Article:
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​​​​​​​​Welcome to the LSNJLAWSM website, provided by Legal Services of New Jersey (LSNJ). LSNJ is a 501(c)(3) nonprofit offering free legal advice to low-income people in New Jersey. Find legal information by clicking on a legal topic or typing a few words into the search box. ​

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Jobs and Employment
Worker Protections Under NJ Wage and Anti-Retaliation Law
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Wage protections for workers in New Jersey are among the strongest in the country. A state law signed August 6, 2019, helps protect workers in several important ways:

  1. You can collect wages and file a case for retaliation going back six years from the date of your claim.
  2. Liability against businesses using contractors who fail to pay wages is strengthened.
  3. You can receive treble damages, or liquidated damages, of up to 200% of the original wage claim.
  4. The law clarifies that an employee—through reasonable testimony and without records—can establish a claim for hours worked if the employer fails to keep adequate records.
  5. The New Jersey Department of   Labor must file claims if the employer has not paid appropriate compensation.
  6. Anti-retaliation protections for workers are strengthened.  

Claims for unpaid minimum and overtime wages, and claims involving retaliation by employers for wage complaints can now be filed within six years, up from two years. It can be scary to raise wage concerns such as nonpayment of overtime while you are still working. This additional time provides greater opportunity to resolve claims that were difficult to bring while you were working, or claims that were unknown to you. 

Another key portion of the new statute lets workers file claims against two or more separate employers to obtain wages. One common way employers avoid expenses such as overtime is by using a less financially and legally responsible contractor or business to pay workers. The revised law holds accountable businesses that subcontract work to contractors if the work involved is that of the usual course of business. Individual owners, managers, businesses, and their contractors can be held responsible for nonpayment of wages.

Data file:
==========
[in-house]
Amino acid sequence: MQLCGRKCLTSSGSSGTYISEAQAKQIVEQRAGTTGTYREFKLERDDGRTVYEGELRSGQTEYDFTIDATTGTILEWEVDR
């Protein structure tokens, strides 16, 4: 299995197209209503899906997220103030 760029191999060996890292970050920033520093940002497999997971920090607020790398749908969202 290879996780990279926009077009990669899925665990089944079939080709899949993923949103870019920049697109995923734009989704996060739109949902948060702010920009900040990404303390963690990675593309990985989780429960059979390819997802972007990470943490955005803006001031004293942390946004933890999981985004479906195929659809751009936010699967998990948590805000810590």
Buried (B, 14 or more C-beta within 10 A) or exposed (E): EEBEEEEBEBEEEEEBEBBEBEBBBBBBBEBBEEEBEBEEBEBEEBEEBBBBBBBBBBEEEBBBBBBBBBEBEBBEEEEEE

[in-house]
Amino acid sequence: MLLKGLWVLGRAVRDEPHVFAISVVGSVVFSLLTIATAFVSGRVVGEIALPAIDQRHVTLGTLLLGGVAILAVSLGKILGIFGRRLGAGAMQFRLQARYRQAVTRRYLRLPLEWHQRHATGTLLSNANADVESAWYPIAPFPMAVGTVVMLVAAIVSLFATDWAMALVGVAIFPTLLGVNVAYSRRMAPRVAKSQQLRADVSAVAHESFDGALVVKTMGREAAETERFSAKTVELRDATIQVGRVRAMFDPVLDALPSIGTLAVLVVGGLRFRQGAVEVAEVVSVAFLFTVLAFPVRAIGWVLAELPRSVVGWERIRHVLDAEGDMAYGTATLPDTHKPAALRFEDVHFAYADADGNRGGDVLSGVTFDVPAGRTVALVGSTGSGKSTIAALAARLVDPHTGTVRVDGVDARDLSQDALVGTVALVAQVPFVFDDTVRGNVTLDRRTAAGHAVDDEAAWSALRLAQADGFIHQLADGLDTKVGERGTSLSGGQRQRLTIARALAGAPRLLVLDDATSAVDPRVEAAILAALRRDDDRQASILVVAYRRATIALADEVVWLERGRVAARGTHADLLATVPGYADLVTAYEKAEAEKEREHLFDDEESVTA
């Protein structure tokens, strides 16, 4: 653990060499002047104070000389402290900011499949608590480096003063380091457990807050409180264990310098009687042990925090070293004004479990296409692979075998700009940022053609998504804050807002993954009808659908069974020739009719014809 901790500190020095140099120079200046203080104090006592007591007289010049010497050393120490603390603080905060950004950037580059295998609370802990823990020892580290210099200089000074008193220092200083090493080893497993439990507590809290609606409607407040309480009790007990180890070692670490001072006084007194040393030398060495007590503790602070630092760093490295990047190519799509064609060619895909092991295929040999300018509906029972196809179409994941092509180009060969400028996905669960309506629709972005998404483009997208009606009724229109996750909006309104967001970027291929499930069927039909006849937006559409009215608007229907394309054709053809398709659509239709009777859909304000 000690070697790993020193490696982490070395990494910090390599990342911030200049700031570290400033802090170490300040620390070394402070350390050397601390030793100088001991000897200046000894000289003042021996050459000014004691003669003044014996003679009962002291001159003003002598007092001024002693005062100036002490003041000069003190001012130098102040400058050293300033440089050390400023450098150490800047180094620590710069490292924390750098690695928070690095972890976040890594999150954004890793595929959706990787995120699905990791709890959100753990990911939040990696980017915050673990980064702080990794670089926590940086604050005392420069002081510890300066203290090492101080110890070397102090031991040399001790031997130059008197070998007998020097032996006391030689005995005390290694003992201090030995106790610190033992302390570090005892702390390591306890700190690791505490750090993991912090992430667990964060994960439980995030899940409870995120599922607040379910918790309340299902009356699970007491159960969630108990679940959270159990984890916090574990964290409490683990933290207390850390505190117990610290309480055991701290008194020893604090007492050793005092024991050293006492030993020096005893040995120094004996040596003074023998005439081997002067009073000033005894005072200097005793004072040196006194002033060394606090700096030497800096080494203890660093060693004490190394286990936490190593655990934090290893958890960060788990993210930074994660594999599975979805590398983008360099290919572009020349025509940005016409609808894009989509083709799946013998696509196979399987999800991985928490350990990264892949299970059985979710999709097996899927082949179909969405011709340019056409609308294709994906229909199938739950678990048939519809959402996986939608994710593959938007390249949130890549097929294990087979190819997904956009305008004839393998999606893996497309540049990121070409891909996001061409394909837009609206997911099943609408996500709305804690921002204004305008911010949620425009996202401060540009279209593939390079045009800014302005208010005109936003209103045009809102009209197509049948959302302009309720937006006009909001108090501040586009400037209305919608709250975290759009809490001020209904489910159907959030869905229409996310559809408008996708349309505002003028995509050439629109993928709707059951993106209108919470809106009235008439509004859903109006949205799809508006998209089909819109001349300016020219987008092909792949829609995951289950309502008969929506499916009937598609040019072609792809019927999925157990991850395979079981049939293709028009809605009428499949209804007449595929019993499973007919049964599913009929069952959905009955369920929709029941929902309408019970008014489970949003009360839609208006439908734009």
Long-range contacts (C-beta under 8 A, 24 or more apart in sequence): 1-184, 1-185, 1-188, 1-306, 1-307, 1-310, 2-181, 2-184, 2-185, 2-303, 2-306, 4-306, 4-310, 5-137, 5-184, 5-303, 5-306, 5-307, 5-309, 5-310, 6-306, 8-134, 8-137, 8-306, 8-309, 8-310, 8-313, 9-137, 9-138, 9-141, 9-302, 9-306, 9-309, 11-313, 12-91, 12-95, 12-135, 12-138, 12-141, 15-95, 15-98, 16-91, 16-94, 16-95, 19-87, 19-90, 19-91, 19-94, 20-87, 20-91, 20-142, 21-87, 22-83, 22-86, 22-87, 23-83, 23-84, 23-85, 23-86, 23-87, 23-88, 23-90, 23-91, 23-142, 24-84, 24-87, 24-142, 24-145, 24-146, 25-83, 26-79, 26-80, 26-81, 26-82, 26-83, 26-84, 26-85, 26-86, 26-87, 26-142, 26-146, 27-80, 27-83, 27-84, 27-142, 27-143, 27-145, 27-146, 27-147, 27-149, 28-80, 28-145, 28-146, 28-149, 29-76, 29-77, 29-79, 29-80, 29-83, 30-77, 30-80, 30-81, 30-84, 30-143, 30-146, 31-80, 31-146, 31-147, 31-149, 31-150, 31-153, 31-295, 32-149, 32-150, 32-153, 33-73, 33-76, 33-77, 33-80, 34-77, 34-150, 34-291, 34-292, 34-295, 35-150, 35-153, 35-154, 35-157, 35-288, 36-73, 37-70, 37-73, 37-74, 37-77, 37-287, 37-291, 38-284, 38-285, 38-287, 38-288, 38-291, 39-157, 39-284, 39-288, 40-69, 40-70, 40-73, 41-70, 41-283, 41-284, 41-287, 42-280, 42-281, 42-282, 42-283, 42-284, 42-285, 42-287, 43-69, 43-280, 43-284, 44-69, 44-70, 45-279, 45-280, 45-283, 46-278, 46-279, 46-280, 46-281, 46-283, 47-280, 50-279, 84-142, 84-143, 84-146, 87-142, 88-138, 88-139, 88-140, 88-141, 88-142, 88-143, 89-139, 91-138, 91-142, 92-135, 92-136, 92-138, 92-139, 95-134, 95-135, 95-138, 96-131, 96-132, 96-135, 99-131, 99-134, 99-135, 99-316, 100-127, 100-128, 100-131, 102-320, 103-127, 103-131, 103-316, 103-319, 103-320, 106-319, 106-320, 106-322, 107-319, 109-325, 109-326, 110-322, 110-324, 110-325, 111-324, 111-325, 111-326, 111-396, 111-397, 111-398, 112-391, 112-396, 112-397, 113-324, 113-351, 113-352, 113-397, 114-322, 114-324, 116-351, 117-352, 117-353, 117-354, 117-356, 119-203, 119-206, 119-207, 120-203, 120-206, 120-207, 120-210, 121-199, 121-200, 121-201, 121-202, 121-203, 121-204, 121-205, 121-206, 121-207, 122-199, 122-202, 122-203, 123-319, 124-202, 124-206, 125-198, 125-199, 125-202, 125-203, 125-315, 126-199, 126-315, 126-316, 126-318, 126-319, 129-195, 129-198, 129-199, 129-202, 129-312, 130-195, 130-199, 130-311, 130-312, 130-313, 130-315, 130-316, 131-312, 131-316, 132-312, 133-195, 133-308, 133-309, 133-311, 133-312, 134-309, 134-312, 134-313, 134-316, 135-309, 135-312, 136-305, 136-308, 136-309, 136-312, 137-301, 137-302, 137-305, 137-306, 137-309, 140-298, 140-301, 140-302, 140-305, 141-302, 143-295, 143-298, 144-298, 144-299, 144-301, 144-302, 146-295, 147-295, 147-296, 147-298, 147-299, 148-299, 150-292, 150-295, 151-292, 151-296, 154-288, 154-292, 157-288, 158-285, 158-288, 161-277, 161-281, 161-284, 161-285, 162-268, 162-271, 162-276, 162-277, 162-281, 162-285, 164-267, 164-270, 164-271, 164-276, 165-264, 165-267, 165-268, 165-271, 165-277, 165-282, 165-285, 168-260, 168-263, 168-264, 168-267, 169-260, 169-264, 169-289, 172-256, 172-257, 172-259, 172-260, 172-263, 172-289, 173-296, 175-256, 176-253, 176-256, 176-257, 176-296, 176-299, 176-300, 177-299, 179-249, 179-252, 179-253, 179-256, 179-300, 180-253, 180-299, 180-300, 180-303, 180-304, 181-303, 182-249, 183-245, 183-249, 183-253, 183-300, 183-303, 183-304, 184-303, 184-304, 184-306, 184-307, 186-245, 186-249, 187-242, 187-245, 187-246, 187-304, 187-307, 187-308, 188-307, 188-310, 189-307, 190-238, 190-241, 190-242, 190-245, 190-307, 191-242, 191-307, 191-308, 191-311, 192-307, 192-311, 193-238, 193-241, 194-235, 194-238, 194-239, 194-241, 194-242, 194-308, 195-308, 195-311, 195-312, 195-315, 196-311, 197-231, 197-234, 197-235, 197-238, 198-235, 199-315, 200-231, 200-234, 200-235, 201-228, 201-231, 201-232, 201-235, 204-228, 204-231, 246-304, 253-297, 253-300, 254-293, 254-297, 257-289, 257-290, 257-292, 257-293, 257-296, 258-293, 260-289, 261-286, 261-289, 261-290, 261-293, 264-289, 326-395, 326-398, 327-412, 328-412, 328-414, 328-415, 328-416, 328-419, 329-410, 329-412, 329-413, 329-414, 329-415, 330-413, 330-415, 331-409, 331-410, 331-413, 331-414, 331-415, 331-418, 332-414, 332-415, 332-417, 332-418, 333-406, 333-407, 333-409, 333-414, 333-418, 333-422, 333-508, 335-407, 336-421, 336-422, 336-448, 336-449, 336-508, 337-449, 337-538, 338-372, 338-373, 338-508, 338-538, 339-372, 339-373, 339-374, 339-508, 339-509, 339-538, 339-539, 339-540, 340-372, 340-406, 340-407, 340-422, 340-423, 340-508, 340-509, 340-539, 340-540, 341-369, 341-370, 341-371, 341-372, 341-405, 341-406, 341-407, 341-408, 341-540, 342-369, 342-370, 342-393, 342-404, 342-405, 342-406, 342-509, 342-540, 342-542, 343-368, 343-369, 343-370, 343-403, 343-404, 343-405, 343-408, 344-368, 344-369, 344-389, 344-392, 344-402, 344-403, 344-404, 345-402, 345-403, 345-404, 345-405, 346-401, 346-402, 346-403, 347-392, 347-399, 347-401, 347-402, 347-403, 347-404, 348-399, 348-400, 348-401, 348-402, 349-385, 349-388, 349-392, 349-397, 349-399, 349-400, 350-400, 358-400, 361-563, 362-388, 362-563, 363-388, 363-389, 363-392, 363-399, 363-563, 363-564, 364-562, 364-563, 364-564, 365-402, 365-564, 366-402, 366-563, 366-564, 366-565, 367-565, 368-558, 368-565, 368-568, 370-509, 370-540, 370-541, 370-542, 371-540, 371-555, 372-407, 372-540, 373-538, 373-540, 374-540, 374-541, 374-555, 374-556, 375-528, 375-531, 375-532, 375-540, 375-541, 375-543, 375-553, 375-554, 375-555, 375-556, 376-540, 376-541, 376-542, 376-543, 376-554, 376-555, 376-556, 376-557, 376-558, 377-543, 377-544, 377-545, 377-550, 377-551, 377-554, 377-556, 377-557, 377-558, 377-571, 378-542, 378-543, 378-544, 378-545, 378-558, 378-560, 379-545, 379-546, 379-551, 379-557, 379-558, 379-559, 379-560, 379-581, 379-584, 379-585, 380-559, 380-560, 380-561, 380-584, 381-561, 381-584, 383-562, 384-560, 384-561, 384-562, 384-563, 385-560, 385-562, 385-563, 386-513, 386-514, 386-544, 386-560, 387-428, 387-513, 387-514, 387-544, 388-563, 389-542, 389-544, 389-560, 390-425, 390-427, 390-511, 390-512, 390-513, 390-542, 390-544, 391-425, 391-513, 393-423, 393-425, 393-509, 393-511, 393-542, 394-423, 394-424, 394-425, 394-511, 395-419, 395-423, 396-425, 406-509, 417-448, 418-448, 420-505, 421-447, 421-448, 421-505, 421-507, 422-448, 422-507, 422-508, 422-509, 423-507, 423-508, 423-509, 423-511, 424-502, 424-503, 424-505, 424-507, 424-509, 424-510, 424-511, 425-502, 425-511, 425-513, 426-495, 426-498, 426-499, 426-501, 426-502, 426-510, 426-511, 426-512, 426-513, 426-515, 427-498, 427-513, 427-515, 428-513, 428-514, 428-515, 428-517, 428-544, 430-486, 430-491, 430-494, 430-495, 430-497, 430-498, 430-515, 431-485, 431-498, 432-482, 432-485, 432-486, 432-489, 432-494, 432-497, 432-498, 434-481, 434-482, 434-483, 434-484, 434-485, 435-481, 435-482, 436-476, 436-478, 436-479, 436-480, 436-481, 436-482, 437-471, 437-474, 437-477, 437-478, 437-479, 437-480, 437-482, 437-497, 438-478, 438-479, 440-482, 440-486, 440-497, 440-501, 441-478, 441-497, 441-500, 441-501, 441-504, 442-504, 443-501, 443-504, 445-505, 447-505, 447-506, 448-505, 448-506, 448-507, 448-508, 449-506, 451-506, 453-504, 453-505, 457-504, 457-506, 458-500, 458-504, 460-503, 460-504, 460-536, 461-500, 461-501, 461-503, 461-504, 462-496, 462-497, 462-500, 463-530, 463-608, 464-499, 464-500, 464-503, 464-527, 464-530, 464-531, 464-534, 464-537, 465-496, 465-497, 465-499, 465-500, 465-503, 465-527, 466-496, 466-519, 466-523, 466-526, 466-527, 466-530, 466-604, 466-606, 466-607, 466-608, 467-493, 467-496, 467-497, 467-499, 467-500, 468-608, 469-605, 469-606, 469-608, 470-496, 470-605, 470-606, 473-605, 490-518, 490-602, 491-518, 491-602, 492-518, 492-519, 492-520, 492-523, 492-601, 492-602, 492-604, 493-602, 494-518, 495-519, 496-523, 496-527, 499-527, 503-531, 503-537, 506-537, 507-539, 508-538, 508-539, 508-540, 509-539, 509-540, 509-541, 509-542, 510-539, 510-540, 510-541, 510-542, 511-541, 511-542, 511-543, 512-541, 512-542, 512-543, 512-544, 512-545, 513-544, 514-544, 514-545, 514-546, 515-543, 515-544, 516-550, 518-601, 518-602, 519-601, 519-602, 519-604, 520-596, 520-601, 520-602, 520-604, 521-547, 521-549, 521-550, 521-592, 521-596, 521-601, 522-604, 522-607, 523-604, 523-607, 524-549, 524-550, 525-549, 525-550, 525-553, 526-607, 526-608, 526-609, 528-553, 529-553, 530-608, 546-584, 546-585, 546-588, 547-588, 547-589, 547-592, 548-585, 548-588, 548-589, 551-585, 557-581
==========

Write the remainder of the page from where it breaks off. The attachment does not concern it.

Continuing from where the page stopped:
If a business has moved or changed its name and the owner is operating a new business, you can still file a claim against that individual owner, even if the corporate business no longer exists. The new statute also makes it easier to go after a successor business performing similar work, using the same premises, telephone, or website.    

For example, if you are not paid time-and-a-half for work over 40 hours in a week, you may have a claim, even if you’re on salary, or even if you were told that only 40 hours would be paid. If you work 50 hours a week and have a $500 salary, you will be owed $50 in half time per week, which can go back six years, unless you are subject to an exemption, such as spending the majority of your time managing other workers.

In addition, just because your employer has required you to state that you are an independent contractor does not make it so. If you are supervised, or do not have an independent business, you are likely an employee, entitled to overtime pay, unemployment benefits, and workers compensation. 

Under this law, damages for workers bringing wage and retaliation claims have been substantially increased. Unless the employer can show that the unpaid wage error was made in good faith, with a reasonable basis to believe the practice complied with law, the employer can be forced to pay the unpaid wages, plus twice that amount in damages. This also applies to workers who are fired for making wage complaints to their employers. The employer must overcome a presumption that the firing is retaliatory if it is within 90 days of a complaint made to the employer or the department. 

For overtime and unpaid hours, a worker can testify to a reasonable estimate without records, to calculate the wages owed. It is the employer’s duty to keep a record of hours worked. Even if past hours have to be reasonably estimated based on your usual work hours, you can still bring your claim.

Wage law protects all workers regardless of status in the United States, and rightly so. Lack of protection for immigrant workers would give unscrupulous employers more incentives to hire workers who can be abused. Regardless of status, both citizens and undocumented workers can go forward with wage claims. The procedure for filing a complaint with the New Jersey Department of Labor was also strengthened. You can ask the department to initiate your complaint, collect your wages and additional damages of 200%, file your retaliation claim, and pursue damages of up to $50,000. The complaint form is on the New Jersey Department of Labor website.                          

Contact the LSNJLAWSM hotline at 1-888-LSNJ-LAW (1-888-576-5529) or apply online for help in filing wage claims or for help with other job-related issues.​​​

10/2/2019